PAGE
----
Our vision science approach to readability is to evaluate just how typography affects legibility. There have been more than a few claims of more readable fonts in the design world, but little hard research in this area. Our approach has been different. Rather than comparing performance on specific fonts or font names, we use (and have pioneered, actually, the use of) parametrically defined fonts in studying how specific typographic variables affect readability so that empirical results can be applied as broadly as possible. This has allowed us to study the impact of specific typographic variables independently of one another and of extraneous typographic and stylistic variables.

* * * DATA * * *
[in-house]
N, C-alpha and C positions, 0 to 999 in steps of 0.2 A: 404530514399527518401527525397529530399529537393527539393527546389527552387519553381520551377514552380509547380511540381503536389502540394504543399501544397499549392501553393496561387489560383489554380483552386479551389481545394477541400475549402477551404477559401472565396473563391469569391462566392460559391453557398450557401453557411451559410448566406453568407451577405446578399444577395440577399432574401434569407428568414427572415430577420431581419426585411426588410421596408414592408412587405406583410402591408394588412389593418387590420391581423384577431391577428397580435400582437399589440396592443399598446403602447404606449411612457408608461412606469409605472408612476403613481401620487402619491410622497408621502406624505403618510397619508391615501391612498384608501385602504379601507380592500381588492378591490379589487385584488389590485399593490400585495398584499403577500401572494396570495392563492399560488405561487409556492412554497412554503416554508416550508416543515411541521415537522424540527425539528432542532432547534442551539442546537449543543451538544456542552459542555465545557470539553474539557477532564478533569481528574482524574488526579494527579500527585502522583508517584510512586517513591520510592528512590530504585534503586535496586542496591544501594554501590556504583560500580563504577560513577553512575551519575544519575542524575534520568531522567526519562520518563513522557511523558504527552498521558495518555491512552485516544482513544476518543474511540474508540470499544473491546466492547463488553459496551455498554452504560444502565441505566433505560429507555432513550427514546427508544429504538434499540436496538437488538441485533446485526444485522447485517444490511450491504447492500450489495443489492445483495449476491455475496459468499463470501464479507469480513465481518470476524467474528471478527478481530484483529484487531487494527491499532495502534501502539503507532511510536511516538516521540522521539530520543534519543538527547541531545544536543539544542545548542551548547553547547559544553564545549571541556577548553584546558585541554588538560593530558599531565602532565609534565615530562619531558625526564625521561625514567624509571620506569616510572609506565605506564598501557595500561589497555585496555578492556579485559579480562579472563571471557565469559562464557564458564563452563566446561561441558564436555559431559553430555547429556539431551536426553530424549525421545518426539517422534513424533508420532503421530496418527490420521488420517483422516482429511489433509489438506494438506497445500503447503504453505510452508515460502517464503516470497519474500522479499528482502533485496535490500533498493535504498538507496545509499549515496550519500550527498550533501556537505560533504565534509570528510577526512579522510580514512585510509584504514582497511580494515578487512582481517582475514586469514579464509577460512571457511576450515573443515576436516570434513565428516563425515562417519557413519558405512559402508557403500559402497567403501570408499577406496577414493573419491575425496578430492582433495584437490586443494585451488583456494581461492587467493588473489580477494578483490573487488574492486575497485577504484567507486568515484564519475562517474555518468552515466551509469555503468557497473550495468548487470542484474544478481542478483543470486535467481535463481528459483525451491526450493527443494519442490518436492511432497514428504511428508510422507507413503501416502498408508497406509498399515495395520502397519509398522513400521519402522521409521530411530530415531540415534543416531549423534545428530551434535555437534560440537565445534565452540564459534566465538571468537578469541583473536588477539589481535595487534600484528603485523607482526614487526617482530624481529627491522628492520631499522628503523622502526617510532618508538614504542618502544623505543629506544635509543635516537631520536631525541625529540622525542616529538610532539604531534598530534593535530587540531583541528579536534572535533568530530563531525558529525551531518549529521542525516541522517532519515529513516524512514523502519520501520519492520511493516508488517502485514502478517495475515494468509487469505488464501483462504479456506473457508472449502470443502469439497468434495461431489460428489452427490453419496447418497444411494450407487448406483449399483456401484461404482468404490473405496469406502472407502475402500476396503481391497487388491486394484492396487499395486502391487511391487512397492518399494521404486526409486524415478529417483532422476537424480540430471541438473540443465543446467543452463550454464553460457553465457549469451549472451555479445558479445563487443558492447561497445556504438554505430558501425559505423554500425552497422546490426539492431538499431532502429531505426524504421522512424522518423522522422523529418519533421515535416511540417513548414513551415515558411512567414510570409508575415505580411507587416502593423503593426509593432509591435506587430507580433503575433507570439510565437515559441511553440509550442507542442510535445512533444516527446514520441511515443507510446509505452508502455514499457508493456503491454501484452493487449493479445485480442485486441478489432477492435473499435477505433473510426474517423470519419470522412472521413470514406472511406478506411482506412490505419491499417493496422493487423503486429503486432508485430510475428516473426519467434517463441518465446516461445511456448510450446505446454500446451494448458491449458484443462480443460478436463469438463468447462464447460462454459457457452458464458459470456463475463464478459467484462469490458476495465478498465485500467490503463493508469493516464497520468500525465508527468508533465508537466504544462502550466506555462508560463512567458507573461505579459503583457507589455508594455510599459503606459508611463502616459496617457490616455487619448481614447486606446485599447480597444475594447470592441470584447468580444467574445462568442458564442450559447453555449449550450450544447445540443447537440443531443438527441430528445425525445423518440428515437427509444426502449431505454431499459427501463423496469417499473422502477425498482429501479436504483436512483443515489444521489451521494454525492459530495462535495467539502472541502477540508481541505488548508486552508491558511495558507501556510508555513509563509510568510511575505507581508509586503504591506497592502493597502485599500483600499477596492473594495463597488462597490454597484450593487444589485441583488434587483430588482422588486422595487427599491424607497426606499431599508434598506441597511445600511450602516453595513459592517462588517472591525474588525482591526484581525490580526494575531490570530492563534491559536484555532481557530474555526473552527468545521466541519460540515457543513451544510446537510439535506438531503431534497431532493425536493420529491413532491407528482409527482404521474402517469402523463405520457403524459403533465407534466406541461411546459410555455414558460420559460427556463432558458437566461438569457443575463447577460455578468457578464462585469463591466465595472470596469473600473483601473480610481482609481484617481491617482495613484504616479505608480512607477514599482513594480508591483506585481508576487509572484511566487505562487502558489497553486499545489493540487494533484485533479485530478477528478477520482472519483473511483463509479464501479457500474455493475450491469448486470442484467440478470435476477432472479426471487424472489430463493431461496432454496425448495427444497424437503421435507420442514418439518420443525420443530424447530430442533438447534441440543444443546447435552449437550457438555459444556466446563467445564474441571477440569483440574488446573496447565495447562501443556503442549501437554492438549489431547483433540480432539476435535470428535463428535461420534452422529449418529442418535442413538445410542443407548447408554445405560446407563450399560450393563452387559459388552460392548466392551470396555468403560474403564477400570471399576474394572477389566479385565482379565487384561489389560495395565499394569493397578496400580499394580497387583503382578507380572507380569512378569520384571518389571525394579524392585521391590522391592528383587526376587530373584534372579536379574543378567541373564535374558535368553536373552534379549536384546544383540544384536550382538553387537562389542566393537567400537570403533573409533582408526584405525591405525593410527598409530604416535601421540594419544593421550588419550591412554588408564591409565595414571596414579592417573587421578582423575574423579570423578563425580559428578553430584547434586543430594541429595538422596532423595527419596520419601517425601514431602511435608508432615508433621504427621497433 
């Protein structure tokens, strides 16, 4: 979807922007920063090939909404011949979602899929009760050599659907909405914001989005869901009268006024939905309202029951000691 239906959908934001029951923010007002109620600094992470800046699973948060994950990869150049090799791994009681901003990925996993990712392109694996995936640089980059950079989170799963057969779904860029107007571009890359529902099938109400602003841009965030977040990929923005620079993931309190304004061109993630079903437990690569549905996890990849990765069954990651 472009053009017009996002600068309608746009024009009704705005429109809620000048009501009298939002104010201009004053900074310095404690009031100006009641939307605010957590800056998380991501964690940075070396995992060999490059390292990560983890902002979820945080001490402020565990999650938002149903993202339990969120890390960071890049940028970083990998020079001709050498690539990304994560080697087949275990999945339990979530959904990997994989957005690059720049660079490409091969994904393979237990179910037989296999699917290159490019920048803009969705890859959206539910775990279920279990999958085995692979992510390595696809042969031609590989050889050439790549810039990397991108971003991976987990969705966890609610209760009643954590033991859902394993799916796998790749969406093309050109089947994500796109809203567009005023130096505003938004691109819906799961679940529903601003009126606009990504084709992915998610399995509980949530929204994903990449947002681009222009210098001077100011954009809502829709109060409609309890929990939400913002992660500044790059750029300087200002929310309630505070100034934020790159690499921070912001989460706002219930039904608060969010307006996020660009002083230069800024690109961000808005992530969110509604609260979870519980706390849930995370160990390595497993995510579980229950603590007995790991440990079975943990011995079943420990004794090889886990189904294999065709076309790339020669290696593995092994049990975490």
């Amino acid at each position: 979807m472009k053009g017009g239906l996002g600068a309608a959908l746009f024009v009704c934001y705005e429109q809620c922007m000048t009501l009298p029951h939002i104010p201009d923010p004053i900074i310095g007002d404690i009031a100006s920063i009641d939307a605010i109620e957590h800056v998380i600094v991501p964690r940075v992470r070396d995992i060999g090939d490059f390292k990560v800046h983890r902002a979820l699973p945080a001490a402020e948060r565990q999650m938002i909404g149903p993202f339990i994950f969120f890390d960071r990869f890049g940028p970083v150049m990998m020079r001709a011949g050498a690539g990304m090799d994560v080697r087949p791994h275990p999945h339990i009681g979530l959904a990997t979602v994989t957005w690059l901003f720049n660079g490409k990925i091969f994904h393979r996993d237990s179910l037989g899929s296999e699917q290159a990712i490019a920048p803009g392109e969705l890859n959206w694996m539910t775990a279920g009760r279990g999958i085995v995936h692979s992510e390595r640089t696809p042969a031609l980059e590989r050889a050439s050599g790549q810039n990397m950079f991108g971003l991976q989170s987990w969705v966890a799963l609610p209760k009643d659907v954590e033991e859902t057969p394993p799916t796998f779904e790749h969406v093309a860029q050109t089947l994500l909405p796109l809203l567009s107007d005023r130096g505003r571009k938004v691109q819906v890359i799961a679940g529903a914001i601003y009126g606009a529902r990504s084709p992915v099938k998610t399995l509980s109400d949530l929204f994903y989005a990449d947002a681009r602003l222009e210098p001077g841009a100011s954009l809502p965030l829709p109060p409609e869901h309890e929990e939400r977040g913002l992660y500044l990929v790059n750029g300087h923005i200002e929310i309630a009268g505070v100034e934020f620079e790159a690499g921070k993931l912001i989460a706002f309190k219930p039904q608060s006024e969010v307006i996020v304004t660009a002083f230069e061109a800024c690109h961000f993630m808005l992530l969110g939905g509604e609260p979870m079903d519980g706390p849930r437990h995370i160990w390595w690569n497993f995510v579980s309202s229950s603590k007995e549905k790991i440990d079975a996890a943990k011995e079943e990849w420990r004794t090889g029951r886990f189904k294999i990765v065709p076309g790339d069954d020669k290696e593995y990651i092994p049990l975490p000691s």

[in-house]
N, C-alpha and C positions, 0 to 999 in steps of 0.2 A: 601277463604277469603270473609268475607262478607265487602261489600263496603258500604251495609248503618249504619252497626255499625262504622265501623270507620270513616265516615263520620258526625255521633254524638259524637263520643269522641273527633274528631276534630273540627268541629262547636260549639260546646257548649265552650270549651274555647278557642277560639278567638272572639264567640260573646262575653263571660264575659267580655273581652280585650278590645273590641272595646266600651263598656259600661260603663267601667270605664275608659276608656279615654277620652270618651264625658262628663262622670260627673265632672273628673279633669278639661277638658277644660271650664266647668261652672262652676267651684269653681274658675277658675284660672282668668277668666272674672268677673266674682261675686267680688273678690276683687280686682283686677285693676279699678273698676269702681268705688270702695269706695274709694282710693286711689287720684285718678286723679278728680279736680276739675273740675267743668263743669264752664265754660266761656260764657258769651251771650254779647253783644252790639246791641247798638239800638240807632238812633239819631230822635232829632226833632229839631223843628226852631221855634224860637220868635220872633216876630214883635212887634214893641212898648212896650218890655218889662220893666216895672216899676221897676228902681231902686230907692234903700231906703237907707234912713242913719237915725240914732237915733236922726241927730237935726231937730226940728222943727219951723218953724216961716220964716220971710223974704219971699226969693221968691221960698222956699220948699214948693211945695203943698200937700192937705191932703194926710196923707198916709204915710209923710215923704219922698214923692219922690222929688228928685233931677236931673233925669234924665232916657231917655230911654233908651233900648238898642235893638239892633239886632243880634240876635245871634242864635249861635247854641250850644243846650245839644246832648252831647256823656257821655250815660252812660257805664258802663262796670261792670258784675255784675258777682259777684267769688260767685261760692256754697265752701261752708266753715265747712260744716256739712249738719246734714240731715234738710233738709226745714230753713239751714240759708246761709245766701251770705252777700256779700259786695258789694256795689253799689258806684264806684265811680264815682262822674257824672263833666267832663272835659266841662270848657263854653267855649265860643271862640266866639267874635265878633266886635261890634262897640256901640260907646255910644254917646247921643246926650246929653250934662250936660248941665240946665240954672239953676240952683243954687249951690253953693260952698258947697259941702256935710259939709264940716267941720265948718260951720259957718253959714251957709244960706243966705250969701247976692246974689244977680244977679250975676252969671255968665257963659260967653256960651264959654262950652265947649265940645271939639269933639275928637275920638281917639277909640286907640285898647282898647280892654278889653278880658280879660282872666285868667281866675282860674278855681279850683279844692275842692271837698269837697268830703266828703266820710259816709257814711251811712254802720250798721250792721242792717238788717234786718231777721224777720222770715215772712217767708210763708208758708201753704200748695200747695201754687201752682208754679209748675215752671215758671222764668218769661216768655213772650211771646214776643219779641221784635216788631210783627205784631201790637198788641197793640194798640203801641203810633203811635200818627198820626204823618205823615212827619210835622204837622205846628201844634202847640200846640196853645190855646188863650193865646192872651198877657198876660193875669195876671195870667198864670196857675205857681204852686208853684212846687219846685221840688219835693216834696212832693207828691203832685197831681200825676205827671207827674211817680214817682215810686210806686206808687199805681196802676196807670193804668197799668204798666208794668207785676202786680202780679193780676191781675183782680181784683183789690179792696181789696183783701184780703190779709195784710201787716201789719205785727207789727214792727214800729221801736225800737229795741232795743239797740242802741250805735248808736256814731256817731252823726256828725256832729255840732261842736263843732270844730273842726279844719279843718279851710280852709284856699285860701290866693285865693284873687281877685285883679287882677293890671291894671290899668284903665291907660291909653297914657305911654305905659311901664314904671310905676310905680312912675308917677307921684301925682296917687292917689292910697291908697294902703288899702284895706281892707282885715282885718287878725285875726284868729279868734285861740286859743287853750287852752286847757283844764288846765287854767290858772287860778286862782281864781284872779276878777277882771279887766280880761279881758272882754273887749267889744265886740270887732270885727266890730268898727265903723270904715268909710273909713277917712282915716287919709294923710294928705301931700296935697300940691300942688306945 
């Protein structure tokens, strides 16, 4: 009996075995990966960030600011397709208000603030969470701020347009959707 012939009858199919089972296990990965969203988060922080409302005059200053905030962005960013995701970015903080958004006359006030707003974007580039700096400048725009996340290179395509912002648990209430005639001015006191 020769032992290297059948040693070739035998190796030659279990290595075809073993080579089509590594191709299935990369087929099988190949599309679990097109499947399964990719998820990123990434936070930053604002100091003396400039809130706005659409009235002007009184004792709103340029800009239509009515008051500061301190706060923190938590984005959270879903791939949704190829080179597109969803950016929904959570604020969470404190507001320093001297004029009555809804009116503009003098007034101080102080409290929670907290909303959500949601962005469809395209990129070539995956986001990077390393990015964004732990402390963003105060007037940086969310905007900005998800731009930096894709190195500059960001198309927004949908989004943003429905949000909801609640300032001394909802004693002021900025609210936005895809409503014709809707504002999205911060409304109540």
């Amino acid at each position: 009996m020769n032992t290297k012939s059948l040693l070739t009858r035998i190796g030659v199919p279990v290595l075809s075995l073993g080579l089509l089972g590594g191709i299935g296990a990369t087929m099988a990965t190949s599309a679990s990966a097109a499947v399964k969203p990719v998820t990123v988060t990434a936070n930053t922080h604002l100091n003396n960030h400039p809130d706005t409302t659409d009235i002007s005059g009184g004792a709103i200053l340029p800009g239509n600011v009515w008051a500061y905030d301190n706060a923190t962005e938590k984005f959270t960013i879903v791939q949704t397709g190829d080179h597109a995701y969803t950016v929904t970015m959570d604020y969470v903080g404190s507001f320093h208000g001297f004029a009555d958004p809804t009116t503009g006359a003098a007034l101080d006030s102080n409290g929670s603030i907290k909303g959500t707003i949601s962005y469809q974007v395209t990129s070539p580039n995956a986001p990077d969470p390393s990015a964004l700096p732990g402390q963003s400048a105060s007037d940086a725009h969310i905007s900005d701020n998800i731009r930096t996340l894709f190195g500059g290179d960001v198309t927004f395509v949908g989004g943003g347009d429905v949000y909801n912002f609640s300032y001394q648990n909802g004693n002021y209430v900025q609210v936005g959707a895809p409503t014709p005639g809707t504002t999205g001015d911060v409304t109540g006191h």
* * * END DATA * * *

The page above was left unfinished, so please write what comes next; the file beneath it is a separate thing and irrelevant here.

Among the variables we have studied are stroke width (boldness), inter-letter spacing [1,2,3,4,5], fixed vs. proportional spacing, letter case (upper vs. lower vs. mixed), serif vs. sans-serif, letter aspect ratio, and outline vs. filled letter glyphs. We even developed a prototype parametric font design program and with it tested the idea that users with low vision could produce fonts tailored to their own best performance in real-time (Arditi, 2004). More recently we authored an entry on reading typography in the Sage Encyclopedia of Perception edited by E. Bruce Goldstein.